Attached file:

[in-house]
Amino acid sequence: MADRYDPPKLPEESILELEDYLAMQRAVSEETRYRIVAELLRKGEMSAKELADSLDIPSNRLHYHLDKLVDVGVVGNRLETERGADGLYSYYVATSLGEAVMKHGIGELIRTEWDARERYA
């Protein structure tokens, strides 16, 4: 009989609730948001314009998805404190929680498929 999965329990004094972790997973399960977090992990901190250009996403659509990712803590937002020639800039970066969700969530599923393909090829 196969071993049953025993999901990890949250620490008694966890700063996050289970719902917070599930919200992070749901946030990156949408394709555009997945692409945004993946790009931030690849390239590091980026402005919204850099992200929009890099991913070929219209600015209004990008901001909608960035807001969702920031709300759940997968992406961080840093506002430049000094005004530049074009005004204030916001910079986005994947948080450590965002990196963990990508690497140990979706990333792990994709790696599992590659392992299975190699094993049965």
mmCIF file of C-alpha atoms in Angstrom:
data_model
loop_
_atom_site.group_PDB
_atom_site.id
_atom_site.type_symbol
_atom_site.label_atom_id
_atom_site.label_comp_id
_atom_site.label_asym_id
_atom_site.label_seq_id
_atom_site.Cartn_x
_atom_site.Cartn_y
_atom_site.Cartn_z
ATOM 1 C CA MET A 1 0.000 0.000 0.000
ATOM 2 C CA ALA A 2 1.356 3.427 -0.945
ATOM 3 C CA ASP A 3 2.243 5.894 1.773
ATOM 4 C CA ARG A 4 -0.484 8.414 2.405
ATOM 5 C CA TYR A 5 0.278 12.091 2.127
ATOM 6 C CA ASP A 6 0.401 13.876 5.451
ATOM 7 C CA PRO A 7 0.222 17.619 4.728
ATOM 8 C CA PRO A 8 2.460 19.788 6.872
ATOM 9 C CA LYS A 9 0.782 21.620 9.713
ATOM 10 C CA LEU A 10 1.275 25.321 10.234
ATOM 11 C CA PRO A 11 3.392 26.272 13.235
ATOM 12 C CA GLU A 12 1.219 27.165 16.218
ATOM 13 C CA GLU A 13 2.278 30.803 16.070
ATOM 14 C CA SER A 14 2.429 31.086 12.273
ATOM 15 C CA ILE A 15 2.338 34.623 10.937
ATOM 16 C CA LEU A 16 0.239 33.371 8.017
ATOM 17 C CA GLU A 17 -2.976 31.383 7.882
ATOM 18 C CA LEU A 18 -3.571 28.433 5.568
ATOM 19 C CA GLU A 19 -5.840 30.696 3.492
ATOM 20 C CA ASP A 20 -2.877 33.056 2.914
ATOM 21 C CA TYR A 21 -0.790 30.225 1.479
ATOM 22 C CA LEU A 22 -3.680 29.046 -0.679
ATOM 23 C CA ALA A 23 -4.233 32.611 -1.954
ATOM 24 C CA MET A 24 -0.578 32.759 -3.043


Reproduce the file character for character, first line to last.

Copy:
[in-house]
Amino acid sequence: MADRYDPPKLPEESILELEDYLAMQRAVSEETRYRIVAELLRKGEMSAKELADSLDIPSNRLHYHLDKLVDVGVVGNRLETERGADGLYSYYVATSLGEAVMKHGIGELIRTEWDARERYA
């Protein structure tokens, strides 16, 4: 009989609730948001314009998805404190929680498929 999965329990004094972790997973399960977090992990901190250009996403659509990712803590937002020639800039970066969700969530599923393909090829 196969071993049953025993999901990890949250620490008694966890700063996050289970719902917070599930919200992070749901946030990156949408394709555009997945692409945004993946790009931030690849390239590091980026402005919204850099992200929009890099991913070929219209600015209004990008901001909608960035807001969702920031709300759940997968992406961080840093506002430049000094005004530049074009005004204030916001910079986005994947948080450590965002990196963990990508690497140990979706990333792990994709790696599992590659392992299975190699094993049965």
mmCIF file of C-alpha atoms in Angstrom:
data_model
loop_
_atom_site.group_PDB
_atom_site.id
_atom_site.type_symbol
_atom_site.label_atom_id
_atom_site.label_comp_id
_atom_site.label_asym_id
_atom_site.label_seq_id
_atom_site.Cartn_x
_atom_site.Cartn_y
_atom_site.Cartn_z
ATOM 1 C CA MET A 1 0.000 0.000 0.000
ATOM 2 C CA ALA A 2 1.356 3.427 -0.945
ATOM 3 C CA ASP A 3 2.243 5.894 1.773
ATOM 4 C CA ARG A 4 -0.484 8.414 2.405
ATOM 5 C CA TYR A 5 0.278 12.091 2.127
ATOM 6 C CA ASP A 6 0.401 13.876 5.451
ATOM 7 C CA PRO A 7 0.222 17.619 4.728
ATOM 8 C CA PRO A 8 2.460 19.788 6.872
ATOM 9 C CA LYS A 9 0.782 21.620 9.713
ATOM 10 C CA LEU A 10 1.275 25.321 10.234
ATOM 11 C CA PRO A 11 3.392 26.272 13.235
ATOM 12 C CA GLU A 12 1.219 27.165 16.218
ATOM 13 C CA GLU A 13 2.278 30.803 16.070
ATOM 14 C CA SER A 14 2.429 31.086 12.273
ATOM 15 C CA ILE A 15 2.338 34.623 10.937
ATOM 16 C CA LEU A 16 0.239 33.371 8.017
ATOM 17 C CA GLU A 17 -2.976 31.383 7.882
ATOM 18 C CA LEU A 18 -3.571 28.433 5.568
ATOM 19 C CA GLU A 19 -5.840 30.696 3.492
ATOM 20 C CA ASP A 20 -2.877 33.056 2.914
ATOM 21 C CA TYR A 21 -0.790 30.225 1.479
ATOM 22 C CA LEU A 22 -3.680 29.046 -0.679
ATOM 23 C CA ALA A 23 -4.233 32.611 -1.954
ATOM 24 C CA MET A 24 -0.578 32.759 -3.043